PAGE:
3 Tips for Staying on Track with Life Planning

Unless you are a financial advisor, you will mostly feel like a novice when it comes to life planning- even if you’ve been making and trying to reach financial goals for some time. Parents, in particularly, strive to stay on track with life planning because they want to make the correct contingencies to plan for their children’s futures. If you are trying to remain true to your financial goals and life planning mission, these three tips will help.

  1. Keep in Mind It’s Never Too Late to Get Back on Track

Much like those who try but fail to reach weight loss goals, people who try to stay on track with life planning sometimes veer off course and give up altogether. It’s important that you forgive yourself and take steps to get back on track by refocusing your finances and recommitting to your financial goals. There is time to get back on track and continue working towards reaching all your life planning goals, even if you feel as though it’s a lost cause. At the end of the day, you want to ensure a secure future for your children, and getting back on track by refocusing on your financial goals is a must.

To get back on track, figure out why you went off course in the first place. Maybe you’re new to financial planning, and you’ve taken on too much. If you set unrealistic or unattainable goals, your plans will be derailed time. It’s better to set smaller goals and achieve them one at a time to motivate yourself to stay the course. Everyone falters with financial goals along the way- not only novices- but it’s important that you get back on track each time that you do.

  1. Reevaluate Your Budget

To stay on track with life planning, you need to reevaluate your budget at least every six months. As bills fluctuate and unforeseen expenses pop up, you need to account for them and make sure you have evaluated your current finances appropriately. Go through financial statements, investment accounts, recent utility bills, credit card bills, and other statements of income or expenses. Consider all sources of income and record your total take-home pay as a beginning monthly balance.

Then, create a list of regular monthly expenses. Don’t forget your mortgage payment, car payment, insurance bills, groceries, utilities, and credit card bills. It’s helpful to make two columns: one for fixed expenses and one for variable expenses so you can estimate your variable expenses based on your recent statements. Hopefully, your income is greater than your expenses so you can add to your savings accounts for your children and yourself.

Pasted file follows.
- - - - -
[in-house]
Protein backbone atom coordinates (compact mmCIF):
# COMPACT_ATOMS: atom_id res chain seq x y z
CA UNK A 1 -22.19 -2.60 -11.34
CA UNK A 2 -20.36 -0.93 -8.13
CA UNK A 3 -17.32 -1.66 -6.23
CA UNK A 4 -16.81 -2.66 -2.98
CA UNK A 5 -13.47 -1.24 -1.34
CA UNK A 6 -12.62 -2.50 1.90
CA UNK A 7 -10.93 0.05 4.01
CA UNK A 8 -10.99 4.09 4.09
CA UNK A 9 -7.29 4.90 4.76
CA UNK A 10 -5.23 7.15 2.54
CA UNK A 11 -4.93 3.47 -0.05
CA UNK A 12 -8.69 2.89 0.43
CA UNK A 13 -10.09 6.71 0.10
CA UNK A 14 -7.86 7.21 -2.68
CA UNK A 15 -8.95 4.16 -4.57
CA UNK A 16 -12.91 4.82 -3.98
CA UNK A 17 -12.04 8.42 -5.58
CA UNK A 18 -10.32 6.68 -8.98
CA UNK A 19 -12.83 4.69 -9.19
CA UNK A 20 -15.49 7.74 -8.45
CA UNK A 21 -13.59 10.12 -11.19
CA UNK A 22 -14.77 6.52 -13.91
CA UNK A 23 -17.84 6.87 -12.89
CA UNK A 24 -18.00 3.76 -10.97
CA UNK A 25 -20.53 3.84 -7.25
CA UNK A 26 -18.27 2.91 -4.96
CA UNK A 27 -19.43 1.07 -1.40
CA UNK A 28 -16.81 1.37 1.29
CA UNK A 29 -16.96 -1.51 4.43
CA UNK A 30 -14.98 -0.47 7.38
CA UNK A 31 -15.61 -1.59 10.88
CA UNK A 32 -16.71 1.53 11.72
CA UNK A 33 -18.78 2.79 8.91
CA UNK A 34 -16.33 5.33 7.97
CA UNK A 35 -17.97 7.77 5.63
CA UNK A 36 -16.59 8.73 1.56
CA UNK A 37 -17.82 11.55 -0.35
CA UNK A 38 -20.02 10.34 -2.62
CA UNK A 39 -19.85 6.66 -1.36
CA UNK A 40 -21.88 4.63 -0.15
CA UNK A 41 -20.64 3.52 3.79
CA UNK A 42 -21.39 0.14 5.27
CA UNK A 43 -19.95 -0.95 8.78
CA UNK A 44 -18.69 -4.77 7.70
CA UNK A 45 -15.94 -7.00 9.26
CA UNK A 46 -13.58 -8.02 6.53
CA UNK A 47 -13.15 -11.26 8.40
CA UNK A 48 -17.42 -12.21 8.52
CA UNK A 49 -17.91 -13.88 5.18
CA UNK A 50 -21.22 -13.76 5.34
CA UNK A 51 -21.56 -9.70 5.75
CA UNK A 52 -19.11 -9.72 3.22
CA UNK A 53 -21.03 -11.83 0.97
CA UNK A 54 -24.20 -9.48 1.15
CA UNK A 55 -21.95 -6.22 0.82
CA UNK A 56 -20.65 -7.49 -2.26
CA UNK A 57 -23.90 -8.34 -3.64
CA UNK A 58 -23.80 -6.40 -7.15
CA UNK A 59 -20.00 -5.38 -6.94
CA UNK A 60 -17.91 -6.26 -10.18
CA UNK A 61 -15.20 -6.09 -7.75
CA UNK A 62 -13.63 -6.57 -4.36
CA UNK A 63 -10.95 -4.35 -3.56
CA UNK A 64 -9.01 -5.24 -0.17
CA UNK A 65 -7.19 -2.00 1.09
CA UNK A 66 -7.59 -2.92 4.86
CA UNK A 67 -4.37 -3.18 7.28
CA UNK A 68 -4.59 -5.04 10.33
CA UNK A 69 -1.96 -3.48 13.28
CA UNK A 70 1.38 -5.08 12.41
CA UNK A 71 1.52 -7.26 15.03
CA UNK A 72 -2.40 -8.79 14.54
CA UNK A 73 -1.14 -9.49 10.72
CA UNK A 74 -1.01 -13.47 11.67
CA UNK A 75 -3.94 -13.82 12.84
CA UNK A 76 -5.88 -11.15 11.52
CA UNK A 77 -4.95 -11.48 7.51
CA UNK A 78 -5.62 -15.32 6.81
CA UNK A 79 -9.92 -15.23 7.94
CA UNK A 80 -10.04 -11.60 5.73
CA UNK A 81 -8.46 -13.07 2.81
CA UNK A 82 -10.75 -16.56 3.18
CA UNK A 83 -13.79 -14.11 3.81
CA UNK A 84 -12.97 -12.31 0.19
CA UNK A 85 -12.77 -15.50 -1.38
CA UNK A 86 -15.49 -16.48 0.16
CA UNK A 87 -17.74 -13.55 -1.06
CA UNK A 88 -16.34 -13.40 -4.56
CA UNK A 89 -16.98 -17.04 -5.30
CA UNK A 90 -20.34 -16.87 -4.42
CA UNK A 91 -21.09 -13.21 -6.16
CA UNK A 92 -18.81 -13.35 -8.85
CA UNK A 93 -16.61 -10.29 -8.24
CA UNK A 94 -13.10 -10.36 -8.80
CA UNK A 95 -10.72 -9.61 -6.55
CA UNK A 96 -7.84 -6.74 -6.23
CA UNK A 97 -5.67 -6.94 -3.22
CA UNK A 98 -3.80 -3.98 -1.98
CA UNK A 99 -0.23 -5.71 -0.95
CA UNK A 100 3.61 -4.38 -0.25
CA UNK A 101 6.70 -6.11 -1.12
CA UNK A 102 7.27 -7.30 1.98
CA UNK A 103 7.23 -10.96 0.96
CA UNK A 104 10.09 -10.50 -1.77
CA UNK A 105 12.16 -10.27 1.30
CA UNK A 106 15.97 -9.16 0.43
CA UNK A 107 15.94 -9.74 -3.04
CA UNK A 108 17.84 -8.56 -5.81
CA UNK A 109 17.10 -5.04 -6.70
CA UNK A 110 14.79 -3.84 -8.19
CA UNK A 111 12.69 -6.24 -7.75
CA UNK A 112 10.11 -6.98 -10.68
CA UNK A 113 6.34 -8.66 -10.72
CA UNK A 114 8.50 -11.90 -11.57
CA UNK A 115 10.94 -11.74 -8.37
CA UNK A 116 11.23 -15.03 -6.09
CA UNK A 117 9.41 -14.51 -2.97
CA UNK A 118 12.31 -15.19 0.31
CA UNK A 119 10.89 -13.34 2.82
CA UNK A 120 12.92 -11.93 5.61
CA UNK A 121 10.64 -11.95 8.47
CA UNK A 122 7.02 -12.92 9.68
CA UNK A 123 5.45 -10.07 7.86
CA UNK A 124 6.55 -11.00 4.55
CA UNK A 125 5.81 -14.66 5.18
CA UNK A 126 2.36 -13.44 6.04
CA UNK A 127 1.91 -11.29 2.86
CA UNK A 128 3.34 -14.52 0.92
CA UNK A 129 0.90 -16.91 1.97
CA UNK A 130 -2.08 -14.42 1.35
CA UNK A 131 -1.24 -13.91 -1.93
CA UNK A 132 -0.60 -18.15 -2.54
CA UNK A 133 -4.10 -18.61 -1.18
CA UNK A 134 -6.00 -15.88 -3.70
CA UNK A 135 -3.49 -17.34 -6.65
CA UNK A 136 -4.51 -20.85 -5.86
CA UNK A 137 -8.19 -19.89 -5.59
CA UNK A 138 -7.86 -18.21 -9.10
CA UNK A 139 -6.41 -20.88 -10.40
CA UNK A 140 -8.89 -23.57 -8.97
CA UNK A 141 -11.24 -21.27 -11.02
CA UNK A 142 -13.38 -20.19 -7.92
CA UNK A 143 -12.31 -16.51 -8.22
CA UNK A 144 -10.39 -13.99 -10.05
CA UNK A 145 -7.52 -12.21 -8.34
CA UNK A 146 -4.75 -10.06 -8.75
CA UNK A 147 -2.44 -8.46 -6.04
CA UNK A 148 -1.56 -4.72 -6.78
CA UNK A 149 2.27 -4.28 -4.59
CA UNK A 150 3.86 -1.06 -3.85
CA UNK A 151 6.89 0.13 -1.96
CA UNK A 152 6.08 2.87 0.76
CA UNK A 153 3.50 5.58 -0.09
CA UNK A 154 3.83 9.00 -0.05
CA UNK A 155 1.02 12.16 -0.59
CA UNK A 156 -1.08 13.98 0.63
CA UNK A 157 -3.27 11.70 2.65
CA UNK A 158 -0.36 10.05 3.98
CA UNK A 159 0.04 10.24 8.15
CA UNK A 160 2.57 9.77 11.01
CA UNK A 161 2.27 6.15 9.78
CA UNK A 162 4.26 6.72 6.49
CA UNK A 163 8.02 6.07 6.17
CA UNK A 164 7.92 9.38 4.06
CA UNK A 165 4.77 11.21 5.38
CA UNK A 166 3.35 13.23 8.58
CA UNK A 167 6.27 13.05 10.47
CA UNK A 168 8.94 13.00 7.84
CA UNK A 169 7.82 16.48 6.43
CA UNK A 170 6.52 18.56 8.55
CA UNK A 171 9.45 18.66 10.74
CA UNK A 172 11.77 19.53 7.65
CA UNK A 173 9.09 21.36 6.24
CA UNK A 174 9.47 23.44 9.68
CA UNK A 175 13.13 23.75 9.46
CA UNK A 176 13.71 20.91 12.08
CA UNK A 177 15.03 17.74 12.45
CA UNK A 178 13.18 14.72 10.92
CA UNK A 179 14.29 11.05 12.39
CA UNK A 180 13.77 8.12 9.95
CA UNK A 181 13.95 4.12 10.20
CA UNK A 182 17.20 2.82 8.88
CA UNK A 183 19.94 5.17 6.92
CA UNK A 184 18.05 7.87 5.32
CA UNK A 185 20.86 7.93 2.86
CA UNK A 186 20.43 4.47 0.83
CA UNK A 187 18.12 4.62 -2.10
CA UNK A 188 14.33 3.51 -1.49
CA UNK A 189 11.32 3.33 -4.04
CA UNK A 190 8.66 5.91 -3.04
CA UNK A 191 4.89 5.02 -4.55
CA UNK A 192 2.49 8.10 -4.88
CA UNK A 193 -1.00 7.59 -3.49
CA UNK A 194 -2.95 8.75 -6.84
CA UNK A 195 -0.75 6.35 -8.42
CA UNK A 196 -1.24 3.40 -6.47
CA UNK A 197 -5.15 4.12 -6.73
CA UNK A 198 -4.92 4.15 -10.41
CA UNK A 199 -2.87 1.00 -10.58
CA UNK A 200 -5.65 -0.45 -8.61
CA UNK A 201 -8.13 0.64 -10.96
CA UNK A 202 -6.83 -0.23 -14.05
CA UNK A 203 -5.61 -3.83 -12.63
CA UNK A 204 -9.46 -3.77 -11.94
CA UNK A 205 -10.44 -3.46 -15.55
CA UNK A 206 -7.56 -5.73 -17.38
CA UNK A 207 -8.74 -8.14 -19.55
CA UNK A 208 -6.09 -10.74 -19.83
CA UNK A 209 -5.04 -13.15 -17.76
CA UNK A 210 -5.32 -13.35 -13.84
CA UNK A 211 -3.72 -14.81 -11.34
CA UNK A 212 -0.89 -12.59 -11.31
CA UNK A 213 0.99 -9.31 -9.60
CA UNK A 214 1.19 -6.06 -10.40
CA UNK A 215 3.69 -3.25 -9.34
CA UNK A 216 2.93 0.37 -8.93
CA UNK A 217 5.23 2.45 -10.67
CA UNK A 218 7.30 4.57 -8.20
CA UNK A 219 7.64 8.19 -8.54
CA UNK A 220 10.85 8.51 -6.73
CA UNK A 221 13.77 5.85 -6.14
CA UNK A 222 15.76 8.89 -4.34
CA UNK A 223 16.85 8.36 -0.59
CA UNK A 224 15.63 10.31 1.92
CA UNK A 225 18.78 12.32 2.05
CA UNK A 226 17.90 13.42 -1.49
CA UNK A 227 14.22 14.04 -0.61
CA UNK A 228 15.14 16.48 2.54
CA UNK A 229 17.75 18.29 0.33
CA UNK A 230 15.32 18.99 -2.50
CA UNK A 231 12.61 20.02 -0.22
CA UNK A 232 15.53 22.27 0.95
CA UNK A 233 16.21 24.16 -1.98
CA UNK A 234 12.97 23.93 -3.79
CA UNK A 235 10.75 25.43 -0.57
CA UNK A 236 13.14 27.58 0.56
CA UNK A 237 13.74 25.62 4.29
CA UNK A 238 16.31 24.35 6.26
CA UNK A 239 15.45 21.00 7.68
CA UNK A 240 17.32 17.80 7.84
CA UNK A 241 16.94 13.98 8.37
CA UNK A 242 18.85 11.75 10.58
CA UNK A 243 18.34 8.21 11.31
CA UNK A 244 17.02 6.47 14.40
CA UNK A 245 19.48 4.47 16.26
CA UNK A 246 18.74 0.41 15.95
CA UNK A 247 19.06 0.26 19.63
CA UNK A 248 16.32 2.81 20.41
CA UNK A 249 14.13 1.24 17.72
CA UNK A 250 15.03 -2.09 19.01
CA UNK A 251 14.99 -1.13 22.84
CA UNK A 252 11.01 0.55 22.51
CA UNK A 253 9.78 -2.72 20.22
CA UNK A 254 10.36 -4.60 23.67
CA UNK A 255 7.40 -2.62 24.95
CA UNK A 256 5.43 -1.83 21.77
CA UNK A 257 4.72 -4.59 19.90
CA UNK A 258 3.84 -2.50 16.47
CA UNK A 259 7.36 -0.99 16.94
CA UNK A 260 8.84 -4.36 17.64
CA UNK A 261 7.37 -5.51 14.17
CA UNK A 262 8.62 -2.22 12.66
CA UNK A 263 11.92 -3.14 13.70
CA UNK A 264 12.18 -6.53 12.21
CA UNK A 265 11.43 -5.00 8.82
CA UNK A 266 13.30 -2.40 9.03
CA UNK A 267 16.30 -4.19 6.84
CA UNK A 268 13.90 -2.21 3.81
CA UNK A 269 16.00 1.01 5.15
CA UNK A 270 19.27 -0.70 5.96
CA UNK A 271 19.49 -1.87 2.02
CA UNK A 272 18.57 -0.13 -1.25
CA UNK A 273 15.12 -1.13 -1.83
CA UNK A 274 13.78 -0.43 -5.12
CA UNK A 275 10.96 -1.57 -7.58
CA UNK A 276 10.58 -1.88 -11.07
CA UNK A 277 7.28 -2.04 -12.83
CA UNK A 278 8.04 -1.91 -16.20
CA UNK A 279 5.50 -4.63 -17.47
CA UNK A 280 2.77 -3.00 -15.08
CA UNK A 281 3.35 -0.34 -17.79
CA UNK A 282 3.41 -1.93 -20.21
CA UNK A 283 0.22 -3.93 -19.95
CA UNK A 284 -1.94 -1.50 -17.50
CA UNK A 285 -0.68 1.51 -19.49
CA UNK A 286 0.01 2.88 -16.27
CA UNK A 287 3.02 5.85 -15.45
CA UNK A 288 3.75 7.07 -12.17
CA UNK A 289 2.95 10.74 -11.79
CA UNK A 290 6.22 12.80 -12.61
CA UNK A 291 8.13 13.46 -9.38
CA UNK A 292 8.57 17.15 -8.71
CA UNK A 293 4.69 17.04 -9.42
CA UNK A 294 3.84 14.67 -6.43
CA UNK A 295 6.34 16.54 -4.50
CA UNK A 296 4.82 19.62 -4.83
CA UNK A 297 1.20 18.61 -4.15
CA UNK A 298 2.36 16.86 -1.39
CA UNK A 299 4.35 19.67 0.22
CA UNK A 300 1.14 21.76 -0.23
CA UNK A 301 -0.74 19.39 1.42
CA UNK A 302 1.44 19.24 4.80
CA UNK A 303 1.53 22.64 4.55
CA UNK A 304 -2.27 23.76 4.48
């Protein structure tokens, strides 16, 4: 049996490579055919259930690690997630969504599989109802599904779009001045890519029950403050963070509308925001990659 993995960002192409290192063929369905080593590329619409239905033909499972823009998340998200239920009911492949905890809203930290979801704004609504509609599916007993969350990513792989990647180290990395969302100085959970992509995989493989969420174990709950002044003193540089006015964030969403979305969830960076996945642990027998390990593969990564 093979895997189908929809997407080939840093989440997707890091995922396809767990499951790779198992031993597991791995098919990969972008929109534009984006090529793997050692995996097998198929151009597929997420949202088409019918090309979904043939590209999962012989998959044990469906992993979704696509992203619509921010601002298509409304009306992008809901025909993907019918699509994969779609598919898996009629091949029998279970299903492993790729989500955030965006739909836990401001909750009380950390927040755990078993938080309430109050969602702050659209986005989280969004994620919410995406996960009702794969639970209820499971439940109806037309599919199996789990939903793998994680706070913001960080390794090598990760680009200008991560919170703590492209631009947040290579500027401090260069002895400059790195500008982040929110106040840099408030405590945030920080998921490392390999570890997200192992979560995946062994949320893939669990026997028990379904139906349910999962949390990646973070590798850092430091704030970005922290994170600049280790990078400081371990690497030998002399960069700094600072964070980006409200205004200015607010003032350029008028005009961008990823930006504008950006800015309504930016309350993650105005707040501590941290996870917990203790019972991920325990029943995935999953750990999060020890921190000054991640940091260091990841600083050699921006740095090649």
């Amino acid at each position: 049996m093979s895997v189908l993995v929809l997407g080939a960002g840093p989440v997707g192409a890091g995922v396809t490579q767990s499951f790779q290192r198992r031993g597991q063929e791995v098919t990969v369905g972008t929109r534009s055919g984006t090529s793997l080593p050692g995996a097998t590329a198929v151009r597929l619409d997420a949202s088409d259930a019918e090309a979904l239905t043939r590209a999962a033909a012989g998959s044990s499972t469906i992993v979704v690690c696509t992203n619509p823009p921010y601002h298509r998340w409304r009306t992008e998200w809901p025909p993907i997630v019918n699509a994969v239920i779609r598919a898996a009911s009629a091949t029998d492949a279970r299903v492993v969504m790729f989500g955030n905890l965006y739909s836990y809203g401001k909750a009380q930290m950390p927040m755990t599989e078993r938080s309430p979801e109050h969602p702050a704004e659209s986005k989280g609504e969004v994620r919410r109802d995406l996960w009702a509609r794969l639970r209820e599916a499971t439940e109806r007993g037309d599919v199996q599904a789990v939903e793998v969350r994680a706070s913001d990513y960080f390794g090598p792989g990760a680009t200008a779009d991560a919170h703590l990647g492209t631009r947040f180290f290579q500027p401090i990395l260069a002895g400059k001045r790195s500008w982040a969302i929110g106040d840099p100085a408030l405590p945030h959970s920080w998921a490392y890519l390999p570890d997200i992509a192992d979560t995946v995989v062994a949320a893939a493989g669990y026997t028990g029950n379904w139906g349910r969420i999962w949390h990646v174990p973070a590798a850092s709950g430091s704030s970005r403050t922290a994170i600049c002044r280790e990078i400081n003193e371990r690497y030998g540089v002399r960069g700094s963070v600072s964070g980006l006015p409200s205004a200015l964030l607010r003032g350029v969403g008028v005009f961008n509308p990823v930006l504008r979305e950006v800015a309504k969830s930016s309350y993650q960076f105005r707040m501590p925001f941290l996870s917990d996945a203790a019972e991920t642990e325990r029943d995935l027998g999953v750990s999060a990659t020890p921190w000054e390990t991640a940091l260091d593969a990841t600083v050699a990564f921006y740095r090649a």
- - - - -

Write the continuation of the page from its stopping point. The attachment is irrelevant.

1. Evaluate Your Bank Accounts and Cash

This also is the time to carefully review your checking account and saving account, and the cash you keep on hand. One tip is to keep your checking account registers for a few years for reference, and to help you balance your accounts as needed. Many people keep them with their tax returns, which you are supposed to keep for seven years. You should store financial documents such as tax returns, loan papers, investment purchase confirmations, insurance policies, and other vital paperwork in a fireproof safe or in a safe-deposit box at your local bank.

Sadly, those with friends or family members who struggle with addiction should evaluate their bank accounts and cash on hand as often as possible. Too often people find that they are missing money or checks because their addicted loved one is desperate to purchase more drugs. Addiction-related fraud is a big problem, and you need to protect your finances from your loved one to stay on track with your life planning measures. Even if you don’t think your loved one would ever make you the victim of addiction-related fraud, you should keep the majority of your cash in a bank or credit union to better protect your finances.

The last thing you want to do is put your children’s futures at risk by getting too far off track with your life planning goals. That’s why you need to refocus on finances when you do get off track, reevaluate your budget periodically, and evaluate your bank accounts and cash you keep on you or at home, especially if you are a potential victim of addiction-related fraud.

 

This article was written by  Brittany Fisher. Brittany has spent more than 20 years as a CPA, and is currently working on a book about financial literacy (due out in 2018). She also runs Financiallywell.info

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